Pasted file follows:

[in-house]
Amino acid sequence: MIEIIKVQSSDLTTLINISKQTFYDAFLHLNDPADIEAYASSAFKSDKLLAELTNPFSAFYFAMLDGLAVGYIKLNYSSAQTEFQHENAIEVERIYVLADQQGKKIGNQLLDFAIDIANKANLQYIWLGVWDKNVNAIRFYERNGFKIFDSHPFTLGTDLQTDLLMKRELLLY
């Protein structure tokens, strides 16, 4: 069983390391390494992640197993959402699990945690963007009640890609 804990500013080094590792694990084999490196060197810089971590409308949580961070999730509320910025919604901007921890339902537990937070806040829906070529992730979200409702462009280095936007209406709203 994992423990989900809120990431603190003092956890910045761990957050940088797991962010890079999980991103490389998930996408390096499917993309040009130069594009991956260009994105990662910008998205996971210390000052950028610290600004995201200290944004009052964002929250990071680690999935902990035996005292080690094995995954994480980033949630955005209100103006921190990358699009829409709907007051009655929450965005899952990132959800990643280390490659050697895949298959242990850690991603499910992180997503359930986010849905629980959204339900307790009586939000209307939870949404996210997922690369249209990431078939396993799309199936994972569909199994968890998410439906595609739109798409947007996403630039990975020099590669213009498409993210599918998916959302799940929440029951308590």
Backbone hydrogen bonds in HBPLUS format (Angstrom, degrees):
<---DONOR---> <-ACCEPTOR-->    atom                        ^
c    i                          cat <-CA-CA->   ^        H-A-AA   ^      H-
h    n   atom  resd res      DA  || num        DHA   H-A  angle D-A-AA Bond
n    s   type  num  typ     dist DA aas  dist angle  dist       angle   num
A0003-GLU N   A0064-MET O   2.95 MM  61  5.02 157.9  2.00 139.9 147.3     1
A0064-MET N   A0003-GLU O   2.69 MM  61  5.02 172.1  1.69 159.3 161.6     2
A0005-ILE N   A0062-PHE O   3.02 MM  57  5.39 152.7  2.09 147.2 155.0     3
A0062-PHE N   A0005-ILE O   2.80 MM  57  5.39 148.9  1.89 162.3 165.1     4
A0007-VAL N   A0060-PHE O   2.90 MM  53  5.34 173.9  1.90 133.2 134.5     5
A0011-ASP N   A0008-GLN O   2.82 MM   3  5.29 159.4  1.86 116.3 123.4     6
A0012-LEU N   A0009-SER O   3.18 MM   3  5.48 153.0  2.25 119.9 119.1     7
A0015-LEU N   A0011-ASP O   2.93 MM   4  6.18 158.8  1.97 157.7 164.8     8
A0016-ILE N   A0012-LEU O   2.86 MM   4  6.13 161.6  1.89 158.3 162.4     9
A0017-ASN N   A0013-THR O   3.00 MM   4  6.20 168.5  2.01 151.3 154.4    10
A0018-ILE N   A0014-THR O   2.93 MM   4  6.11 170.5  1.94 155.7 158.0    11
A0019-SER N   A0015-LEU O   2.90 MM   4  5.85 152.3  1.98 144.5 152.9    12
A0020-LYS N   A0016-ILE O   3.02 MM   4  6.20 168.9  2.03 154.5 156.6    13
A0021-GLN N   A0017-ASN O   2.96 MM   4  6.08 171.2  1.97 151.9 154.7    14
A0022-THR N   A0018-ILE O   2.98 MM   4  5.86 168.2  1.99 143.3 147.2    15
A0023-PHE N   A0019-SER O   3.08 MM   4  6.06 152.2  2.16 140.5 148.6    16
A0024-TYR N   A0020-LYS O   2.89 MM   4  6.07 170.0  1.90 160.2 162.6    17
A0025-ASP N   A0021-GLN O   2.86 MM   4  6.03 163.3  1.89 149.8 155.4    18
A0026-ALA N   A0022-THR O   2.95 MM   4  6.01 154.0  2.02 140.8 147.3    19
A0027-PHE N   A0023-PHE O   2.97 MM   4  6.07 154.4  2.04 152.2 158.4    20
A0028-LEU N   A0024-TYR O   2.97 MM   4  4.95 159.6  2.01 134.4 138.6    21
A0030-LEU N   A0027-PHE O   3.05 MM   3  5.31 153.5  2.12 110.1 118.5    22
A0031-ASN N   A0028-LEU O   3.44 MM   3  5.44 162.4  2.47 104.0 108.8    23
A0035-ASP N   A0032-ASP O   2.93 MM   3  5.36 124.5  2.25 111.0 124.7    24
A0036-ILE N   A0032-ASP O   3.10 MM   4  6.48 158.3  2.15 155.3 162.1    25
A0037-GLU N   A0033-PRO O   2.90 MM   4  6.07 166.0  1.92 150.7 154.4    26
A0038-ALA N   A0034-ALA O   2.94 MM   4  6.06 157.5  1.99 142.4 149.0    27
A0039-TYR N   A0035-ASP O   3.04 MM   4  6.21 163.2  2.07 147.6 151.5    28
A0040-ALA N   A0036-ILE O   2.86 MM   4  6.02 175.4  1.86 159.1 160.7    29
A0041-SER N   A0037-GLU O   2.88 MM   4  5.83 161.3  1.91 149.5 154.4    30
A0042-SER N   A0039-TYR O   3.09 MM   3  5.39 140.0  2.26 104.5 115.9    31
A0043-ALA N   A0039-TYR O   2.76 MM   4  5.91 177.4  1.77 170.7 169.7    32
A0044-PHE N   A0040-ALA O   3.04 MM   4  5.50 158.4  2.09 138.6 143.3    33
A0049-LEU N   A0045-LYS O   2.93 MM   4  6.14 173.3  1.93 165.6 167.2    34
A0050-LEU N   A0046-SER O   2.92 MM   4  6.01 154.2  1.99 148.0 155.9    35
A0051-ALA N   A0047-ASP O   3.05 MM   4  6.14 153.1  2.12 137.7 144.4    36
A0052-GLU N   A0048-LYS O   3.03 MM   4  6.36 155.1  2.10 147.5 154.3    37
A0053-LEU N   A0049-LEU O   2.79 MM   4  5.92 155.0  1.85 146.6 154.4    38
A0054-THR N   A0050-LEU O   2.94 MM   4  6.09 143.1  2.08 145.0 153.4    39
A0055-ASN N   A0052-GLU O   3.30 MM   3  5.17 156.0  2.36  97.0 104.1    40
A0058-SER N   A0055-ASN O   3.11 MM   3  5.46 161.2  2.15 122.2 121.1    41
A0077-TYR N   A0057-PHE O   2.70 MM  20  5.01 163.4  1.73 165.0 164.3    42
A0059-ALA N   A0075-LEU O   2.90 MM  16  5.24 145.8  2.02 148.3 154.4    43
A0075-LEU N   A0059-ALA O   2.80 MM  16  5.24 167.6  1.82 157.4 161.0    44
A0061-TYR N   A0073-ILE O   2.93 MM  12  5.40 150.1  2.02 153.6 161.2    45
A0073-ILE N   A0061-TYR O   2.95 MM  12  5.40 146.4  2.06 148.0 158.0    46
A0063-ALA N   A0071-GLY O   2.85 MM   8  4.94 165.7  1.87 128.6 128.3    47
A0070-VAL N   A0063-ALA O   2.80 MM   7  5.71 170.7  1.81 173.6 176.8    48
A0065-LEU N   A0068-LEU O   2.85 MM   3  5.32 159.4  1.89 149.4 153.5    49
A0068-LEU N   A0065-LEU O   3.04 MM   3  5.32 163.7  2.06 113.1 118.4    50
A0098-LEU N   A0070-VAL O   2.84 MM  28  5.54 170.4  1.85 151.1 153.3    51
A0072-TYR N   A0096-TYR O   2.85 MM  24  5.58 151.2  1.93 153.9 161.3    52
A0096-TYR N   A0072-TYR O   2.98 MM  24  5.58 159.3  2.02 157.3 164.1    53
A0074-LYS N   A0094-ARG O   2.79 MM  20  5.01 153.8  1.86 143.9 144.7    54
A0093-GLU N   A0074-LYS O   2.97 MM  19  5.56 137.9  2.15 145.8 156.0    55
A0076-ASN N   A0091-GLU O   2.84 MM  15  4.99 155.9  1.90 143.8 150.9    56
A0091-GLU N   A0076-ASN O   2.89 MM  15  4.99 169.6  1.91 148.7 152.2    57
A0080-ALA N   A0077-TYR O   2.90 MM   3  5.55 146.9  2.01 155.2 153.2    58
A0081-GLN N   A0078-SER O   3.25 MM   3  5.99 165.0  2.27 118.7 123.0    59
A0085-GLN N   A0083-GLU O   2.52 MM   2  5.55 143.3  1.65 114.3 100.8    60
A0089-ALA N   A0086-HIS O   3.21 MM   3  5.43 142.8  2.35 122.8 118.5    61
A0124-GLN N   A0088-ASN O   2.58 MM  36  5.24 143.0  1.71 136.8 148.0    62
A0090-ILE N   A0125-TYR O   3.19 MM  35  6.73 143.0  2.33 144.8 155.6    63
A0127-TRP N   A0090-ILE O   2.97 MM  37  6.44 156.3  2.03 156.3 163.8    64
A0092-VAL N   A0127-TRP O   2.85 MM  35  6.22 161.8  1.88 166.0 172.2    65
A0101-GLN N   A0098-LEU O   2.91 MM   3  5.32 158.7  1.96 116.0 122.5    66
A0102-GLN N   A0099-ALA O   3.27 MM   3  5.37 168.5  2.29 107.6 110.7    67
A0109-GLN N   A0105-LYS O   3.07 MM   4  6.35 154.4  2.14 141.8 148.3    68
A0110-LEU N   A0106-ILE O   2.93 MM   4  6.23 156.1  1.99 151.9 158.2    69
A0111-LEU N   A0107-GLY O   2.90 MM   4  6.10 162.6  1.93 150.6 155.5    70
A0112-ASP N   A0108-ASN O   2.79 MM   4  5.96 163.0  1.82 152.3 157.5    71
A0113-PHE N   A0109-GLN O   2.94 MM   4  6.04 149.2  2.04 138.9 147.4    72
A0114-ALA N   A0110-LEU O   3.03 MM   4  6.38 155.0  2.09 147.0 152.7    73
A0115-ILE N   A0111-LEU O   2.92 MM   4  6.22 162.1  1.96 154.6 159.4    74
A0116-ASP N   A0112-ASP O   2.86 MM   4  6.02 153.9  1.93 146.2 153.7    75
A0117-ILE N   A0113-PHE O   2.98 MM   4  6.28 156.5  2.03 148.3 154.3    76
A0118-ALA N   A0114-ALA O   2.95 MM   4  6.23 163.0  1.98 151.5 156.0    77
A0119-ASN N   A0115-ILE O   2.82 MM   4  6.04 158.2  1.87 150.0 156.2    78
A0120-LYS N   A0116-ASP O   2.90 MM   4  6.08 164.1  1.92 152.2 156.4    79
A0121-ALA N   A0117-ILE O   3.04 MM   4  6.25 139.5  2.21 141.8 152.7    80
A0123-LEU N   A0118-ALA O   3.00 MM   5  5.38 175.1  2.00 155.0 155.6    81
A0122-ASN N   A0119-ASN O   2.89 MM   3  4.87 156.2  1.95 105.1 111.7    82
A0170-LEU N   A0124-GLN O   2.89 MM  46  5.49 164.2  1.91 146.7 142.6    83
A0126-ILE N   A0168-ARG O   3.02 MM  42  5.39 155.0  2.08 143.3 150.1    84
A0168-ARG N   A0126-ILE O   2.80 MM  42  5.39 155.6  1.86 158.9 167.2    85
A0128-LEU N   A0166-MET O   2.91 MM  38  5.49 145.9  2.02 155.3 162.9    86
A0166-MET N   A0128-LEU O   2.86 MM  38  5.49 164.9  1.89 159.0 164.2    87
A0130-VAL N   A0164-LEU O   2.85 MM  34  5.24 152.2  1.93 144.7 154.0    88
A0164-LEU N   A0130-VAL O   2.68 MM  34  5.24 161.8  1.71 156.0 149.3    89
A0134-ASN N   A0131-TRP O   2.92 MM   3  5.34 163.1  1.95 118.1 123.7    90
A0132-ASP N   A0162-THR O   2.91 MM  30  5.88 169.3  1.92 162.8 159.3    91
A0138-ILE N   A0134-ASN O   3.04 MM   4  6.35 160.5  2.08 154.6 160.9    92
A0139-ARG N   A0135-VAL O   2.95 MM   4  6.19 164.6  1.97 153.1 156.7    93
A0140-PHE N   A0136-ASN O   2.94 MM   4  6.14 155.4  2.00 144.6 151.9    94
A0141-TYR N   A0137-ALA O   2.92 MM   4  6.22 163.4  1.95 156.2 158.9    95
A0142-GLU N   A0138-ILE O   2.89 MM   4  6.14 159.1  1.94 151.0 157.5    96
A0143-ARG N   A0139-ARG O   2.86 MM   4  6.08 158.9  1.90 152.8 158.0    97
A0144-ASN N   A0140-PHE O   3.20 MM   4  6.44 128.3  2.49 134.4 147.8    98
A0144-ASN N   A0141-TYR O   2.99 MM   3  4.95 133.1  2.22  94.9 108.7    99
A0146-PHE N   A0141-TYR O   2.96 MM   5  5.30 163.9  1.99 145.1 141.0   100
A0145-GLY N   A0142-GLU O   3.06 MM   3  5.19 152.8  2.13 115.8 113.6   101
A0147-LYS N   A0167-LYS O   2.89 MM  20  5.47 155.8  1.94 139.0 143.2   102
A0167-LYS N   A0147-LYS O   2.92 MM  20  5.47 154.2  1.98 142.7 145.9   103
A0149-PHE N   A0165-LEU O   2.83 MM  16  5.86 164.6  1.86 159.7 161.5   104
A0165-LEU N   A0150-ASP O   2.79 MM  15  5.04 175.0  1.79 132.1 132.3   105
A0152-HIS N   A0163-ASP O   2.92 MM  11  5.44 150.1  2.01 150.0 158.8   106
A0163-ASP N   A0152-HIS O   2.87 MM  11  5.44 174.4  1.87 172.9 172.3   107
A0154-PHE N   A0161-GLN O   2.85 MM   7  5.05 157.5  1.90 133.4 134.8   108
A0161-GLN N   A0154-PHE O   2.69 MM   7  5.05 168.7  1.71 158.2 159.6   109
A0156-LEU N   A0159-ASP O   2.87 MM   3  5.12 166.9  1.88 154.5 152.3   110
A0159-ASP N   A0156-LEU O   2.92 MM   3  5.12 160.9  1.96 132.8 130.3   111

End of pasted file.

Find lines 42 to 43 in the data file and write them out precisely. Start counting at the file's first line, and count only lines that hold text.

A0049-LEU N   A0045-LYS O   2.93 MM   4  6.14 173.3  1.93 165.6 167.2    34
A0050-LEU N   A0046-SER O   2.92 MM   4  6.01 154.2  1.99 148.0 155.9    35